In the great football film "Any Given Sunday," Al Pacino says to his team in a halftime call to action, "Life's this game of inches… The inches we need are everywhere around us, they're in every break of the game, every minute, every second…"
My life's journey couldn't be described any better.
There was a time growing up where it was impossible to get the stench of fish off my hands. Raised on a farm in Ka'a'awa, most of my formative years were spent gutting and scaling fish or working in the banana and papaya fields. Unlike most kids my age, I didn't have school, then chores, then playtime; I had work, then school, then work.
While I resented it at the time, the work ethic instilled in me would become instrumental in my personal and professional life, starting with its application to my first true love -- the sport of wrestling.
My freshman year in high school, I was led by friends to the sport of wrestling. By my senior year, I led those friends to Kahuku High School's first state title in 19 years. My passion for wrestling is a product of all that the sport has taught me. Wrestling builds character, requires focus, accuracy, and an unyielding determination, it demands excellence. Working in news media builds, requires, and demands exactly the same, which is why I've grown equally passionate about the profession.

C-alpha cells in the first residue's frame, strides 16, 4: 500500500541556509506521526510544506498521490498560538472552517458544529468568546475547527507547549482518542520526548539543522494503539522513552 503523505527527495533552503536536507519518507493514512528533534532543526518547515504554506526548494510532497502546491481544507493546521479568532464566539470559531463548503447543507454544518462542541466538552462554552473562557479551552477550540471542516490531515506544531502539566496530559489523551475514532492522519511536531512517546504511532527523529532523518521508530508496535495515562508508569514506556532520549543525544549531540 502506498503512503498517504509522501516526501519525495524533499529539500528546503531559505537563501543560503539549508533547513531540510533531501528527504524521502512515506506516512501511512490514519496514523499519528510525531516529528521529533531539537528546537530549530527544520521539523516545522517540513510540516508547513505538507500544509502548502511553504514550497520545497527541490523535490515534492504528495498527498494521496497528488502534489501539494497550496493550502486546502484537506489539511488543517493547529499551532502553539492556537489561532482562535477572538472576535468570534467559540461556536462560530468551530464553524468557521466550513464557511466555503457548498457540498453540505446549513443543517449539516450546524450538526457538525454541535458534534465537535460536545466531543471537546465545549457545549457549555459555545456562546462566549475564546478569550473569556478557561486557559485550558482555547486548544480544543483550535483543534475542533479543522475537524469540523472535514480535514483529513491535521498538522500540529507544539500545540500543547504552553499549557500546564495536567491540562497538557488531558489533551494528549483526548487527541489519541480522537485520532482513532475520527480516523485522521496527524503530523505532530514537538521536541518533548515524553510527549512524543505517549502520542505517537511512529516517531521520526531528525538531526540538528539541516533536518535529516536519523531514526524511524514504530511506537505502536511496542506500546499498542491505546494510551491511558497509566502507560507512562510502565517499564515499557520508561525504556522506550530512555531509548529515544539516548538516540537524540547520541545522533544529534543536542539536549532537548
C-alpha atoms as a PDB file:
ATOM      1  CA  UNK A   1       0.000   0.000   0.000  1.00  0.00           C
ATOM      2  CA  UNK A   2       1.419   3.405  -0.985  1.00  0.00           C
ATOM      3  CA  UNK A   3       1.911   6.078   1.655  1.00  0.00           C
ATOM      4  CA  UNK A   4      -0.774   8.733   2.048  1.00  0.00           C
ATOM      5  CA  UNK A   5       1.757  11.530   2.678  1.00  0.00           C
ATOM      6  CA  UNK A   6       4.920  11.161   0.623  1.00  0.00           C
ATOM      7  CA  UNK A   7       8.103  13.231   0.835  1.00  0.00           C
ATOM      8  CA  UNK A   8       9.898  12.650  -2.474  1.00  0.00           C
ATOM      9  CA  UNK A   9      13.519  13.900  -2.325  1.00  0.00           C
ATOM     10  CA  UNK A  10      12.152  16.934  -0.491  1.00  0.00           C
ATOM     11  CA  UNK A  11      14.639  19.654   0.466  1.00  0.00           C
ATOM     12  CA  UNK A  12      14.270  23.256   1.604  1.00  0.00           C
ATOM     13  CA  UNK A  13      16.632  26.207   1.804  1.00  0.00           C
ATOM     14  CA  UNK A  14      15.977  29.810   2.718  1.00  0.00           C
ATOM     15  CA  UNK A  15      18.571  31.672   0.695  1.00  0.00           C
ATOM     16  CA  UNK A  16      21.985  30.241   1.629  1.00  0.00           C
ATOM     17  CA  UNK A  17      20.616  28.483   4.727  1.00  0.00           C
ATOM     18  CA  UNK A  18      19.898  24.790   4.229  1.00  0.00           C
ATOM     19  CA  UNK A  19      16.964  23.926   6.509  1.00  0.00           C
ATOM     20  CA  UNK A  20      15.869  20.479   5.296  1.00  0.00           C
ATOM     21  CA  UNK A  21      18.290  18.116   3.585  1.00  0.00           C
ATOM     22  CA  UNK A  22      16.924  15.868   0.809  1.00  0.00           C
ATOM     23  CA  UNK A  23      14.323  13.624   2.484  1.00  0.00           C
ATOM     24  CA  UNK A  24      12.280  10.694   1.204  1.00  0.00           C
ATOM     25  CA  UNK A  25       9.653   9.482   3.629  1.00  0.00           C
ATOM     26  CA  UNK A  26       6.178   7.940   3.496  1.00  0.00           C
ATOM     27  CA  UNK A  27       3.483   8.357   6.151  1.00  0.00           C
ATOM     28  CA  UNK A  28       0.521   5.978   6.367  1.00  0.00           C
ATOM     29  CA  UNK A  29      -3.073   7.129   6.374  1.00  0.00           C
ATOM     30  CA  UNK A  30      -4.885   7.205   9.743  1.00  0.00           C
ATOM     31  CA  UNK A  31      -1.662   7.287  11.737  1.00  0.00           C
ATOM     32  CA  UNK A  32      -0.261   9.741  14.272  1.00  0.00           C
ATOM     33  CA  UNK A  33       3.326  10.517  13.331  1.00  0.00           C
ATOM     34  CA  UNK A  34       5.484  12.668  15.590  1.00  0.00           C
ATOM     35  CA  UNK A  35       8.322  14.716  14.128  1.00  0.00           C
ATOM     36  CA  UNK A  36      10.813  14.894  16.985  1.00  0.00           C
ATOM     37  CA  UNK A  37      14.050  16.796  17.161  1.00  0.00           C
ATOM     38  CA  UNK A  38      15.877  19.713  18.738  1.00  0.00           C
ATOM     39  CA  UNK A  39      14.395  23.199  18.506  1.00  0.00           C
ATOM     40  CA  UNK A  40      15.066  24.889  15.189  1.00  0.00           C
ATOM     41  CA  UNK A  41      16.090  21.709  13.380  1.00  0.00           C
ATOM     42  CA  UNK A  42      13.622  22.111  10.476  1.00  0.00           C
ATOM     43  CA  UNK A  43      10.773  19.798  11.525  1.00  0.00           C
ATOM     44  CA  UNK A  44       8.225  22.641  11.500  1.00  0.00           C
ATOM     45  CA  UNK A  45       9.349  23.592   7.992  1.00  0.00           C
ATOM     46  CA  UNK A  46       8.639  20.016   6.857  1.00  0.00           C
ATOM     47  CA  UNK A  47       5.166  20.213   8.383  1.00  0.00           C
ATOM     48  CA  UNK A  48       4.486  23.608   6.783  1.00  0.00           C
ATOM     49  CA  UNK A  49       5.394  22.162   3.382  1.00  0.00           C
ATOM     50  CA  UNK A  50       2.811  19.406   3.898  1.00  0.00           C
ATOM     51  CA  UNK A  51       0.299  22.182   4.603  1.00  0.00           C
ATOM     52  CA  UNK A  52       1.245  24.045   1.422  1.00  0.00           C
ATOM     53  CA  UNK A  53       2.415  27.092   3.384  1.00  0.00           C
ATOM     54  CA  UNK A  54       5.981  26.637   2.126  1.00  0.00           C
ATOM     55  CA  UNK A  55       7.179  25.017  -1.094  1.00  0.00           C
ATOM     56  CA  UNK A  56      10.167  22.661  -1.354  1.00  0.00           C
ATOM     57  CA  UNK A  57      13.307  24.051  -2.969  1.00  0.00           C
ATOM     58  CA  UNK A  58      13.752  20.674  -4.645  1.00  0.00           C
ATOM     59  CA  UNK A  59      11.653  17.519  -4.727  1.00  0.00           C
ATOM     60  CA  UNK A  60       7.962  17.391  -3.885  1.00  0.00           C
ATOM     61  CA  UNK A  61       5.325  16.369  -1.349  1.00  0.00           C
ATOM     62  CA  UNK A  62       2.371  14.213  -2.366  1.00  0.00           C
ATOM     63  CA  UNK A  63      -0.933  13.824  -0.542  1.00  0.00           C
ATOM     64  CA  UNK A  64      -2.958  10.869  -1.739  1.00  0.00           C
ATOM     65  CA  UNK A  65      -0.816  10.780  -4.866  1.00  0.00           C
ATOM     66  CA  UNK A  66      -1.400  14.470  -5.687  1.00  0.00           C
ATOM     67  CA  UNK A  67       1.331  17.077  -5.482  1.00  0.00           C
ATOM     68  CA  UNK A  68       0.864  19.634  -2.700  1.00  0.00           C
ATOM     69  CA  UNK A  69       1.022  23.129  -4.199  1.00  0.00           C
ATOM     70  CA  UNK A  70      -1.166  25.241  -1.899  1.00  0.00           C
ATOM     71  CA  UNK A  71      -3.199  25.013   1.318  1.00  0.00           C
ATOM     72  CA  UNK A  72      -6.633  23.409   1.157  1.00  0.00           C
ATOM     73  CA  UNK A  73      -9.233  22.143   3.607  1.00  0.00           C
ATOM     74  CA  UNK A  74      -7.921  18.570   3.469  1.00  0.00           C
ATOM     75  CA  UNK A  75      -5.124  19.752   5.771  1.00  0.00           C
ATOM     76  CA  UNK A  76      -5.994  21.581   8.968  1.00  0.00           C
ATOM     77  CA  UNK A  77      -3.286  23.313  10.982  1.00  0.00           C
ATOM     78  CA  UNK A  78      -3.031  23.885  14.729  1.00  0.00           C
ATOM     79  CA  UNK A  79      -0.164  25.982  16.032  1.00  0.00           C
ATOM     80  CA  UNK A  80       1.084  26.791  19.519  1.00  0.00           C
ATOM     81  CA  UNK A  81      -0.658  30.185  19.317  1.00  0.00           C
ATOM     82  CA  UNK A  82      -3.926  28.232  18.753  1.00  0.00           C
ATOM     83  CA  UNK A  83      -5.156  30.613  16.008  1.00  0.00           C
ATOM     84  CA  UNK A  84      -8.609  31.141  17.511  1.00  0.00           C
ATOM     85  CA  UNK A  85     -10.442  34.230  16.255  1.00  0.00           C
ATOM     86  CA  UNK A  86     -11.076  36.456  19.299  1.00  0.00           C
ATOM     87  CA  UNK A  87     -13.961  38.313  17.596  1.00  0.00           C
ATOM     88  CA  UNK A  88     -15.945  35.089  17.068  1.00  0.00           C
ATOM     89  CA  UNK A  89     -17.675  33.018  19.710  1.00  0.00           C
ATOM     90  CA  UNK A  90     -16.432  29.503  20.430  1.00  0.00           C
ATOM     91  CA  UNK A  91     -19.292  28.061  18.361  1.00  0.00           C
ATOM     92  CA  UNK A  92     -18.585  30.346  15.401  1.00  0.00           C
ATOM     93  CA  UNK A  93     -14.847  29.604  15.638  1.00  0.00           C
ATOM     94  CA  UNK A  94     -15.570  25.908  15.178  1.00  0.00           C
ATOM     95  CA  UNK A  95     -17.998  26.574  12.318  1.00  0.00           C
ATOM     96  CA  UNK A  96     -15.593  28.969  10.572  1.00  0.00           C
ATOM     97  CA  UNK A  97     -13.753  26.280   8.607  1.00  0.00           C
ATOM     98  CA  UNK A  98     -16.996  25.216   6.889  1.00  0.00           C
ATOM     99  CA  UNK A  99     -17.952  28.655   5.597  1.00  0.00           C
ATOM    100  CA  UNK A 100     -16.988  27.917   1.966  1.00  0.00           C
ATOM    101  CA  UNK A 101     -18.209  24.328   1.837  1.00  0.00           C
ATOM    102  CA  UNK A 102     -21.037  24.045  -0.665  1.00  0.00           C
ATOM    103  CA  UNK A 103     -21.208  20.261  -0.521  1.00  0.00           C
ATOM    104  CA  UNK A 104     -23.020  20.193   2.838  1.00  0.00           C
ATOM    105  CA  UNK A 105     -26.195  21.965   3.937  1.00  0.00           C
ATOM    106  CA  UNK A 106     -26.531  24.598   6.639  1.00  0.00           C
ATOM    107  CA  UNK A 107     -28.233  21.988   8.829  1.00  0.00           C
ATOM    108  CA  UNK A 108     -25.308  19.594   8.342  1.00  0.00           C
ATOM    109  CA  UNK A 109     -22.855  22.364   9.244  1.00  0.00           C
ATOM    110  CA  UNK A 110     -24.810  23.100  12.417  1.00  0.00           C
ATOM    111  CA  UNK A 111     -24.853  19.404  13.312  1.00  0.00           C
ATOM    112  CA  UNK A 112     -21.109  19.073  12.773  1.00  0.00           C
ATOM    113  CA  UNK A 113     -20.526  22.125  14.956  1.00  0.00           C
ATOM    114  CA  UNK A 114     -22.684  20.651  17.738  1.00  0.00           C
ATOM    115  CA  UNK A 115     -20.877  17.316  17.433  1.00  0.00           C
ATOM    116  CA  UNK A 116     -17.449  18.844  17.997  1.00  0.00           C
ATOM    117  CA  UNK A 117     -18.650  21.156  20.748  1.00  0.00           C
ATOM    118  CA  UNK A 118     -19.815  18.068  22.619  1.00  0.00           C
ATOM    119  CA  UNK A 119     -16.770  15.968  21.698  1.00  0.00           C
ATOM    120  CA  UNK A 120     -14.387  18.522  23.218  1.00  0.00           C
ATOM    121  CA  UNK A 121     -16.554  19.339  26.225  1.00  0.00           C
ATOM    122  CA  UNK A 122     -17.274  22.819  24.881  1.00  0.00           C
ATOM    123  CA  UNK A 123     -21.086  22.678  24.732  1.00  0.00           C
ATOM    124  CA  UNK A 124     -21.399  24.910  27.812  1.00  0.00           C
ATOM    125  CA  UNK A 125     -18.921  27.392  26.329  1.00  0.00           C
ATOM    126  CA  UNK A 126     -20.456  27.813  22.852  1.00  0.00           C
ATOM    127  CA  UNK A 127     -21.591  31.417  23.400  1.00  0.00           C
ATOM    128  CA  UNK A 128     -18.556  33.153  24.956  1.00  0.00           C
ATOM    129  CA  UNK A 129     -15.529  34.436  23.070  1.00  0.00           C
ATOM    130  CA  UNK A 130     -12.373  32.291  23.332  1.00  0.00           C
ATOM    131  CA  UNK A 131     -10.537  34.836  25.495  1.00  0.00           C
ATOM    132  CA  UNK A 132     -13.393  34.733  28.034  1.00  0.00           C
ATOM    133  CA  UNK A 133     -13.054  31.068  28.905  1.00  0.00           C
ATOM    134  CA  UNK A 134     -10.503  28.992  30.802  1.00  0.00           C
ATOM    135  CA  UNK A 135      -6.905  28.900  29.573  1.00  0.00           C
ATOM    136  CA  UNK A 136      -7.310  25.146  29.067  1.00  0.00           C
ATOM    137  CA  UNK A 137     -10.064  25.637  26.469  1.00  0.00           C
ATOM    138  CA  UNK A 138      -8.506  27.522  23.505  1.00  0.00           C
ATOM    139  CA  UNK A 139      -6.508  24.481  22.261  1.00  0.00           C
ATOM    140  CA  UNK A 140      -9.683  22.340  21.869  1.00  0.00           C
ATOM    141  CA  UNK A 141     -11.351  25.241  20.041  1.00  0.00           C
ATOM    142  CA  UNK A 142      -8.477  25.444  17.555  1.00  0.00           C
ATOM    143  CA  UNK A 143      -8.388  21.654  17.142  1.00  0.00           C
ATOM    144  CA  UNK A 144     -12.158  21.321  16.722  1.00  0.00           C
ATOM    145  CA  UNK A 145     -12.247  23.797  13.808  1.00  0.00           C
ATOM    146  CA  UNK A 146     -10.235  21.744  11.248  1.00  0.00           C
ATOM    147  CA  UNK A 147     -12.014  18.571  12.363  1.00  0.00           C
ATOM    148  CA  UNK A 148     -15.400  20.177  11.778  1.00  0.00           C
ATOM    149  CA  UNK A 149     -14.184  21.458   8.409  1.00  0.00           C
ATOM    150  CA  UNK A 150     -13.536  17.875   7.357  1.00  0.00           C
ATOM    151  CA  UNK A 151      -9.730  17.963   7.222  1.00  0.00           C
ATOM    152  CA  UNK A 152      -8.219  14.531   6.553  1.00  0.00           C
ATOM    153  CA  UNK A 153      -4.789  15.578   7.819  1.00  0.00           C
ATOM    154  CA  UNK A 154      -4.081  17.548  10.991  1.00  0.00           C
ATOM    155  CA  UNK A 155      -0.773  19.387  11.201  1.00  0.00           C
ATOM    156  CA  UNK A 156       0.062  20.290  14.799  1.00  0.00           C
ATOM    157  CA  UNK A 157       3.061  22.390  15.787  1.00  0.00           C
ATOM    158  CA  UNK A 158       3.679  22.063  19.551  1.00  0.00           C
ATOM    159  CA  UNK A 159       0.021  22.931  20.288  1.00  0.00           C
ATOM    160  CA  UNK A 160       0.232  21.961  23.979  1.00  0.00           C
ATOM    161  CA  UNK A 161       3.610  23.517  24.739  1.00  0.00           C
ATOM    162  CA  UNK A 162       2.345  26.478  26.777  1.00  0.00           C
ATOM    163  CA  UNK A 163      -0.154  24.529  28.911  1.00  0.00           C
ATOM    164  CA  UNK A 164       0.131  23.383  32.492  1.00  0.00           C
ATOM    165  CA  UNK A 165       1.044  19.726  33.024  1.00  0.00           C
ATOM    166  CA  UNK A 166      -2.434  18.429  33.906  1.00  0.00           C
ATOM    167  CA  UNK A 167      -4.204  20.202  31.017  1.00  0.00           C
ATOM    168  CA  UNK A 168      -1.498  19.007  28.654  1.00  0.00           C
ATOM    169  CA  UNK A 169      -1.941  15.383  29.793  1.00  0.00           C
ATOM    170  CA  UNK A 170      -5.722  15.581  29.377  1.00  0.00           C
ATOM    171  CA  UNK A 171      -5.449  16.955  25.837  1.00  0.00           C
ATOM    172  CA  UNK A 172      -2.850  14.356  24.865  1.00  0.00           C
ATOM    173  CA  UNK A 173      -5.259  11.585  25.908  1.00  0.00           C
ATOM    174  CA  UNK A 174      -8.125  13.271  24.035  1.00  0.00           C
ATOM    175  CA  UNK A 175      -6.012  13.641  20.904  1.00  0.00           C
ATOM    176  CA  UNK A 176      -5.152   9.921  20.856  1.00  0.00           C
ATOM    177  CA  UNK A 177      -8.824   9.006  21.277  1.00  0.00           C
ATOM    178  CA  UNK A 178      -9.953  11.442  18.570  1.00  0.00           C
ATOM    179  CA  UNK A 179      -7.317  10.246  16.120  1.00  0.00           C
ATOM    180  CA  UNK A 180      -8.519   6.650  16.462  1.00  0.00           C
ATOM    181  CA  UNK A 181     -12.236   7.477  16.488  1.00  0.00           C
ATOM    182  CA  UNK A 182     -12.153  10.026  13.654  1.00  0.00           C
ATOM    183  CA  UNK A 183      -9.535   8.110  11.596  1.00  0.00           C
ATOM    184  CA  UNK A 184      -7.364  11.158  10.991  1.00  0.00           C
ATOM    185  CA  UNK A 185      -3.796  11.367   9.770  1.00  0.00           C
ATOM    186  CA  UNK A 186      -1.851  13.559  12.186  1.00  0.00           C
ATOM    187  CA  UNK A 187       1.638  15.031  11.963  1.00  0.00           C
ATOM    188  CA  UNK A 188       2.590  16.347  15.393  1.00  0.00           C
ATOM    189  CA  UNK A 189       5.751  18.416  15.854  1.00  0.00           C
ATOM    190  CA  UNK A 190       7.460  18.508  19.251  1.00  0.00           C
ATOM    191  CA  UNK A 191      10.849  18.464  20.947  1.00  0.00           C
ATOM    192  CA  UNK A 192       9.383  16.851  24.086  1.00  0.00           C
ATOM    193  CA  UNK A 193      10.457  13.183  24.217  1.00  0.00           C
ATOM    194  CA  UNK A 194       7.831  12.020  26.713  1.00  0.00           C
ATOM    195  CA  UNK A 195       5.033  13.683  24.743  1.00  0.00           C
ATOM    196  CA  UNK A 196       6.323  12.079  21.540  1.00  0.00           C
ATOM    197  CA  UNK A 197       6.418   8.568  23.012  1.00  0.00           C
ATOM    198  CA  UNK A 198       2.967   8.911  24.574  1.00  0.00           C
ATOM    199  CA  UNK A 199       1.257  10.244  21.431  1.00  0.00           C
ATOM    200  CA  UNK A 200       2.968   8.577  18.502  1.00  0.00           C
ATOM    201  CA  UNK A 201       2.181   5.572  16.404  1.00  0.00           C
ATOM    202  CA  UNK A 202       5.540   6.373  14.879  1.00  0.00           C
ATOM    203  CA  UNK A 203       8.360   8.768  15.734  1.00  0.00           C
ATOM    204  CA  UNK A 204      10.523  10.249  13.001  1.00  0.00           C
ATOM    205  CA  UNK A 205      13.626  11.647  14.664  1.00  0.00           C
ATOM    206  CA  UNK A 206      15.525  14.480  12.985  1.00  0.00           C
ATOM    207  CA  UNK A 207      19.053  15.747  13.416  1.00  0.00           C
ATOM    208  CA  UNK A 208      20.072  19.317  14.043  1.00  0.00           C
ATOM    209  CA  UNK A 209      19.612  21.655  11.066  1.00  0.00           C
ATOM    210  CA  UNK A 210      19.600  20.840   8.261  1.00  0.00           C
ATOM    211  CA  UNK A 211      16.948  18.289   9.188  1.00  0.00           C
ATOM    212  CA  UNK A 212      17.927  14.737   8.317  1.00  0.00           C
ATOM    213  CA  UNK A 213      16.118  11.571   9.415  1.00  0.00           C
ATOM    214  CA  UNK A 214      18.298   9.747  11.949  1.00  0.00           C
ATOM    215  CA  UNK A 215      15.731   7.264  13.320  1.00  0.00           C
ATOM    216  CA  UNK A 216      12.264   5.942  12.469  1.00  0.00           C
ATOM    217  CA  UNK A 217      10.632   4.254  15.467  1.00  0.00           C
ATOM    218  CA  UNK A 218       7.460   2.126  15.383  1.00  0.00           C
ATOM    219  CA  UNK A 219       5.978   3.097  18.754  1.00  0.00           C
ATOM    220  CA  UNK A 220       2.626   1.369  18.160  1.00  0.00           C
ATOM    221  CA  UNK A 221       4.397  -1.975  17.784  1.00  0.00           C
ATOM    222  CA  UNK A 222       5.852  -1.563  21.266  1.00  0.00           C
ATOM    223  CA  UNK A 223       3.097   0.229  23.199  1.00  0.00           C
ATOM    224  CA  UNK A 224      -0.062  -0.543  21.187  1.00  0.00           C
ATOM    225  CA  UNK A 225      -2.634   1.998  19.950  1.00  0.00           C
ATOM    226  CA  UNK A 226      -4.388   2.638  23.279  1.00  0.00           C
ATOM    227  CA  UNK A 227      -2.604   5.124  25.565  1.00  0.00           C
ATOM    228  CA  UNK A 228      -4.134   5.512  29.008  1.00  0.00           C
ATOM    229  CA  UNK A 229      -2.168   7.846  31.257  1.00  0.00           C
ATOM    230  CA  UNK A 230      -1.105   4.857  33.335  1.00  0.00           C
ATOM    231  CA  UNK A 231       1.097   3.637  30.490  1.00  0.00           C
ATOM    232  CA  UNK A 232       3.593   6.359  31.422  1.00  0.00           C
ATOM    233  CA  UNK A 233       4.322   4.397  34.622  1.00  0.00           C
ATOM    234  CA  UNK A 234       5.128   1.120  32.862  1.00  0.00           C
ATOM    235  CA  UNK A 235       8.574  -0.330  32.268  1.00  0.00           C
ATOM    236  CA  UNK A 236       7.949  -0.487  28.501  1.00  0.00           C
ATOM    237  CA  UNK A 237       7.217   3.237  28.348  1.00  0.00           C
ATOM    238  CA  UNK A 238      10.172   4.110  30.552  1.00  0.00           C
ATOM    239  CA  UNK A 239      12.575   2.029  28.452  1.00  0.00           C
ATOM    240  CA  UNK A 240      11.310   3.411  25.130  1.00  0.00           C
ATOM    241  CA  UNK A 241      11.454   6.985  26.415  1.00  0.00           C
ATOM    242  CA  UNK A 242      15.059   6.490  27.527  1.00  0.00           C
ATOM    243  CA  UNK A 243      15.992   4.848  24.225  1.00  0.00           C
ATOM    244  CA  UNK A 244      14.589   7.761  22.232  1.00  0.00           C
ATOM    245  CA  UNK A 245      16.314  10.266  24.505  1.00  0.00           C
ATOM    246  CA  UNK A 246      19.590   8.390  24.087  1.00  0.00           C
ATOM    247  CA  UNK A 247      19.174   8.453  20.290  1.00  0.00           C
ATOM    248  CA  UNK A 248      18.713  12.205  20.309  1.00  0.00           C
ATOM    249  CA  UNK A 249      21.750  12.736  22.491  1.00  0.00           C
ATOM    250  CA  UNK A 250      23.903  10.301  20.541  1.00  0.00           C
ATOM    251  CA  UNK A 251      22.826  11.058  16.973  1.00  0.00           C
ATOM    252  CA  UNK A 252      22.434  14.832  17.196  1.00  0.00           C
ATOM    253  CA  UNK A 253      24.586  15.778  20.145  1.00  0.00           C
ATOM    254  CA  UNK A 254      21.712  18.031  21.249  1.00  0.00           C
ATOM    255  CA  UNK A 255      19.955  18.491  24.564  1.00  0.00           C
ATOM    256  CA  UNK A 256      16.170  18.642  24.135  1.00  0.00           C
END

I got my start in news following my junior year at Clarion University of Pennsylvania. It was then that I made the decision to swap out my wrestling singlet for a suit and tie, to leave the sport that I loved and become a sports anchor for Clarion's news station. After college in 2008, I returned home and landed an internship with KGMB9.
I put my head down and for seven unpaid months, worked as hard as I could, always looking for the inches around me -- a way to fill a need, to add value, a way to become a necessary part of the whole.
This work contributed to earning me roles in producing, editing, shooting, and reporting. Through these roles I've been fortunate to have traveled to nine states, and four countries, covering assignments such as the Little League World Series, to flying on a C-17 with soldiers returning from Iraq.
It's been a phenomenal journey thus far, and although my hands don't stink of fish anymore, I'm still that same country boy, working to find and make the most of those game changing inches around me.
Brenton Awa joined the KITV4 News team as a reporter in April 2013.\